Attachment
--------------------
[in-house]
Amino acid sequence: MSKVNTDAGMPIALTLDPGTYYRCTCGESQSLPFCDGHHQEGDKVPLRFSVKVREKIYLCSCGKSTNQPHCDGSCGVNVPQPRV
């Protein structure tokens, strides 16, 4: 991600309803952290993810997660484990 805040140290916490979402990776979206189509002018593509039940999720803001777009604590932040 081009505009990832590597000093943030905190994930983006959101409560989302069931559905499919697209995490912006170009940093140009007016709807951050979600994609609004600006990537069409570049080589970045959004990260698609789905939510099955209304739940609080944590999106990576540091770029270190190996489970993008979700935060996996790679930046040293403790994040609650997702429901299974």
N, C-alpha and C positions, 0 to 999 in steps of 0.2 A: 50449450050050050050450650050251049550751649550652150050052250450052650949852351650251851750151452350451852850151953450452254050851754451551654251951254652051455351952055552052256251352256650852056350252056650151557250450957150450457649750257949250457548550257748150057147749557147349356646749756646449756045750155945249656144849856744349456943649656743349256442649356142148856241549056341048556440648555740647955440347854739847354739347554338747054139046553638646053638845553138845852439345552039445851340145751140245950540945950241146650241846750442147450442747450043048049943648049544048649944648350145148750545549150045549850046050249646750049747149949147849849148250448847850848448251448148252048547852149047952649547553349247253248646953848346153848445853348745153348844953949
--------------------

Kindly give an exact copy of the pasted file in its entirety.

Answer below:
[in-house]
Amino acid sequence: MSKVNTDAGMPIALTLDPGTYYRCTCGESQSLPFCDGHHQEGDKVPLRFSVKVREKIYLCSCGKSTNQPHCDGSCGVNVPQPRV
């Protein structure tokens, strides 16, 4: 991600309803952290993810997660484990 805040140290916490979402990776979206189509002018593509039940999720803001777009604590932040 081009505009990832590597000093943030905190994930983006959101409560989302069931559905499919697209995490912006170009940093140009007016709807951050979600994609609004600006990537069409570049080589970045959004990260698609789905939510099955209304739940609080944590999106990576540091770029270190190996489970993008979700935060996996790679930046040293403790994040609650997702429901299974």
N, C-alpha and C positions, 0 to 999 in steps of 0.2 A: 50449450050050050050450650050251049550751649550652150050052250450052650949852351650251851750151452350451852850151953450452254050851754451551654251951254652051455351952055552052256251352256650852056350252056650151557250450957150450457649750257949250457548550257748150057147749557147349356646749756646449756045750155945249656144849856744349456943649656743349256442649356142148856241549056341048556440648555740647955440347854739847354739347554338747054139046553638646053638845553138845852439345552039445851340145751140245950540945950241146650241846750442147450442747450043048049943648049544048649944648350145148750545549150045549850046050249646750049747149949147849849148250448847850848448251448148252048547852149047952649547553349247253248646953848346153848445853348745153348844953949